SEATTLE, WA – In March, researchers announced that the disastrous BP Deepwater Horizon oil spill in the Gulf of Mexico four years ago had the same devastating effects on the embryonic stage of large pelagic fish, including bluefin tuna, as those suffered by Pacific herring and pink salmon after the 1989 Exxon Valdez spill in Alaska – heart failure, malfunctions, and deformations even at low concentrations of crude oil.
The study, which was part of the National Oceanic and Atmospheric Administration’s (NOAA) Natural Resource Damage Assessment (NRDA) for restoration of the Gulf after the 2010 spill, was published in the Proceedings of the National Academy of Sciences. It was one of two recently published studies that pinpoint how the spill impacted Gulf fisheries. As co-trustee for NRDA, NOAA has been conducting toxicity tests on 20 species of fish and invertebrates since the disaster.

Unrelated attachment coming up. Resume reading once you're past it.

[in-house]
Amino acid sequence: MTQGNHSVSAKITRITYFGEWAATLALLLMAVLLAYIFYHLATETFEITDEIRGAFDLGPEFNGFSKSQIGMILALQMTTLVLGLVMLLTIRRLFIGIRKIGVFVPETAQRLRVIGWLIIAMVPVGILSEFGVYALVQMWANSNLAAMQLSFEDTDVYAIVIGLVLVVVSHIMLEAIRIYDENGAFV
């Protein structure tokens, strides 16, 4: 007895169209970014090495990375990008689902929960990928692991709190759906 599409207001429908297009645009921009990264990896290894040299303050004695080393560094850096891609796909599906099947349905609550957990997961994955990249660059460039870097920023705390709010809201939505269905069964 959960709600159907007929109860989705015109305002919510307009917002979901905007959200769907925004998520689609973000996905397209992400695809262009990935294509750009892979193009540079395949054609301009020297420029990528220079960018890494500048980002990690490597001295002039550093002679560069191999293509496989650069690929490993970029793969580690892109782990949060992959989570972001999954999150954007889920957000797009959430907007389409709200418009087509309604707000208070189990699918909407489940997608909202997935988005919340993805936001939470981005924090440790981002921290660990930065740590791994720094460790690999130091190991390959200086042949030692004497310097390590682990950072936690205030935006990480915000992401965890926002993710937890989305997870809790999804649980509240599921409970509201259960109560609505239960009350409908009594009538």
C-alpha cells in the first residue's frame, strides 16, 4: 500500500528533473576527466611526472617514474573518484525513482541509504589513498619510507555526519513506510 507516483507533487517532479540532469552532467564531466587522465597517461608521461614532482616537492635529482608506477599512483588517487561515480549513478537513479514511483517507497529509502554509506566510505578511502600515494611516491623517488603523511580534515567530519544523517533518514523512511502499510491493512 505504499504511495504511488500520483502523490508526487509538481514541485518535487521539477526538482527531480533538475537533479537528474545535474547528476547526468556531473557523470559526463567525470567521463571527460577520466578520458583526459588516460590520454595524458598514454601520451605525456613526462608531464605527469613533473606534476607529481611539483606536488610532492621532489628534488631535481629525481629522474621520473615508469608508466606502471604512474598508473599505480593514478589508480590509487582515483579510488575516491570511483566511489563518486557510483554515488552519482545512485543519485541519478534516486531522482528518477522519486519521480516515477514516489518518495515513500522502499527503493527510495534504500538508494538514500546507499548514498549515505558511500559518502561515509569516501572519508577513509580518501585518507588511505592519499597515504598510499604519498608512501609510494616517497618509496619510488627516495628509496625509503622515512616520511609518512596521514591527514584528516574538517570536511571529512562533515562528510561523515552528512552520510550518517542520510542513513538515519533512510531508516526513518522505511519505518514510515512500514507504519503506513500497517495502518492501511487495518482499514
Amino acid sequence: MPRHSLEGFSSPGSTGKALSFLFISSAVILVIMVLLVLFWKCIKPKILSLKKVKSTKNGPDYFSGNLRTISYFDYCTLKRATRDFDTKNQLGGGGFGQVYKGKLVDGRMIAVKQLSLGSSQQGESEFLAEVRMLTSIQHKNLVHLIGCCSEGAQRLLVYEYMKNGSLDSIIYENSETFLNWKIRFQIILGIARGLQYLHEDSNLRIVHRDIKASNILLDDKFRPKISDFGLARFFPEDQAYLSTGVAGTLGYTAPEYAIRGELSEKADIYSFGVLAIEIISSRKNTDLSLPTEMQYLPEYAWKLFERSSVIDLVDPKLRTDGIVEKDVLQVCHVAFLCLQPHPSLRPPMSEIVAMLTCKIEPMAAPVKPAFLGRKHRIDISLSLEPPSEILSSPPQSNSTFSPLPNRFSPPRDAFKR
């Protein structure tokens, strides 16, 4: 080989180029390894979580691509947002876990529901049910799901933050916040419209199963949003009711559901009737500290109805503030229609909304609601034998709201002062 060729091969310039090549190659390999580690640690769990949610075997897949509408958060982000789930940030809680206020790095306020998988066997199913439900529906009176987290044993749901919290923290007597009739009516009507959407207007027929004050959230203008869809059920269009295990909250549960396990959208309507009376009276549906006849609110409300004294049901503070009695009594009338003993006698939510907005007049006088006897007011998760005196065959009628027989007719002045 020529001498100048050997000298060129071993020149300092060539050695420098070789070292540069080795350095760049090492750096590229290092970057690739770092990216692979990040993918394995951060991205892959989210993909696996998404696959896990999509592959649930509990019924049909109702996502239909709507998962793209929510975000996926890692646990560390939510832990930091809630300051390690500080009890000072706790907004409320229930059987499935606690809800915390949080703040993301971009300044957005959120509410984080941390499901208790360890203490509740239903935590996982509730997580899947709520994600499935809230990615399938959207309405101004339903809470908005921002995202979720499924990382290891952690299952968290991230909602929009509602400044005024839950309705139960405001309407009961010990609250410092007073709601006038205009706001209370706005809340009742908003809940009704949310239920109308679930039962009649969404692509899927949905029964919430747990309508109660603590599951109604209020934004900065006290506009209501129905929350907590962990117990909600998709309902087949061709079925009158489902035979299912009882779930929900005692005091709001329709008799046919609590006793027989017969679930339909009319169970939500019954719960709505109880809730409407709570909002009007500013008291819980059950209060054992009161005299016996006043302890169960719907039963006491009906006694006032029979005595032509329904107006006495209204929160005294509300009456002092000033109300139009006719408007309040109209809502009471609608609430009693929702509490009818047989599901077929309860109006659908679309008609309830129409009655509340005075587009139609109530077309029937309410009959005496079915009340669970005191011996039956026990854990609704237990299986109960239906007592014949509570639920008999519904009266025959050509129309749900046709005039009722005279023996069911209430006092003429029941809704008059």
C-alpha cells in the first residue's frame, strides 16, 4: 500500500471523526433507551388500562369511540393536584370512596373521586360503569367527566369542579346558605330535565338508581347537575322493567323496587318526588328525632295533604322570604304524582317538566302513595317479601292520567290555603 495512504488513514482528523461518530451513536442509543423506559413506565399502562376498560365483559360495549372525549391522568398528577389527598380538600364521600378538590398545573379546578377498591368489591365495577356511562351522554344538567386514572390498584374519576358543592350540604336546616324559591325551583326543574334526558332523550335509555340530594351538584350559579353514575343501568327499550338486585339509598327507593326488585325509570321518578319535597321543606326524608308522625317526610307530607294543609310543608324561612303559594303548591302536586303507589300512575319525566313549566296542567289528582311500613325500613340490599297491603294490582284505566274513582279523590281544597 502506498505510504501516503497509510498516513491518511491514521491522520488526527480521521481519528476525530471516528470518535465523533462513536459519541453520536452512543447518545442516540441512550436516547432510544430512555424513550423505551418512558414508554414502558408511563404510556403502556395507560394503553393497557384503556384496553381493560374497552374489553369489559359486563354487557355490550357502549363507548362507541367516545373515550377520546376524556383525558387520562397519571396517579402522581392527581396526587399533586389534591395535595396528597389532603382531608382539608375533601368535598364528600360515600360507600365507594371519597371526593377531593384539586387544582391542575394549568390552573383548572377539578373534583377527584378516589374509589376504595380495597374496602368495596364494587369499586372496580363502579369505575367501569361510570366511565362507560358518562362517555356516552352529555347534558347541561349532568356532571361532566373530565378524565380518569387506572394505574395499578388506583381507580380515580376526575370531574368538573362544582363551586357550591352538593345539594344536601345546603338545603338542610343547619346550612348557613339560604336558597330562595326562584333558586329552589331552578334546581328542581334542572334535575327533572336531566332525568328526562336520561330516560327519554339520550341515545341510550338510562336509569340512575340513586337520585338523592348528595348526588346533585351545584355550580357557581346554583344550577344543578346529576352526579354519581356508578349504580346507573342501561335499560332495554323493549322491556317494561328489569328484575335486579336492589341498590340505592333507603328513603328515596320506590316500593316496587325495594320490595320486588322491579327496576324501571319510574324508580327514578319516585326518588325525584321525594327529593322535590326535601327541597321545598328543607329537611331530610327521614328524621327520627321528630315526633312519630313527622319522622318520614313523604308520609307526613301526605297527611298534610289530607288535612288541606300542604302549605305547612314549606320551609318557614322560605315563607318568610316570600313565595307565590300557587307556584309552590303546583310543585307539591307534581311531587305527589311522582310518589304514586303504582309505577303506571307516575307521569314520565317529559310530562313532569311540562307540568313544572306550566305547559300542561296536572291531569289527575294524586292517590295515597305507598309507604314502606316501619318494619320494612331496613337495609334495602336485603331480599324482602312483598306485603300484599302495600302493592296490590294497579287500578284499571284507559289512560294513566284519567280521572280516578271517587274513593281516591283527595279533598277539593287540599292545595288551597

Nathaniel Scholz and John Incardona, together with their research group at the NOAA Northwest Fisheries Science Center in Seattle, have been working on this issue for a little more than a decade, building on earlier work by NOAA scientists from the Alaska Fisheries Science Center that began in the 1990s in the aftermath of the Exxon Valdez spill.
Their work revealed a common set of developmental defects across fish species, indicating that crude-oil impacts are “highly conserved,” which means that even species that have evolved separately over millions of years are affected in essentially the same way.
And, according to the study, there are implications for vulnerable spawning areas near oil and gas drilling operations.
The Deepwater Horizon oil-drilling platform was located in a prime spawning area for multiple pelagic species in the northern Gulf of Mexico when it blew…
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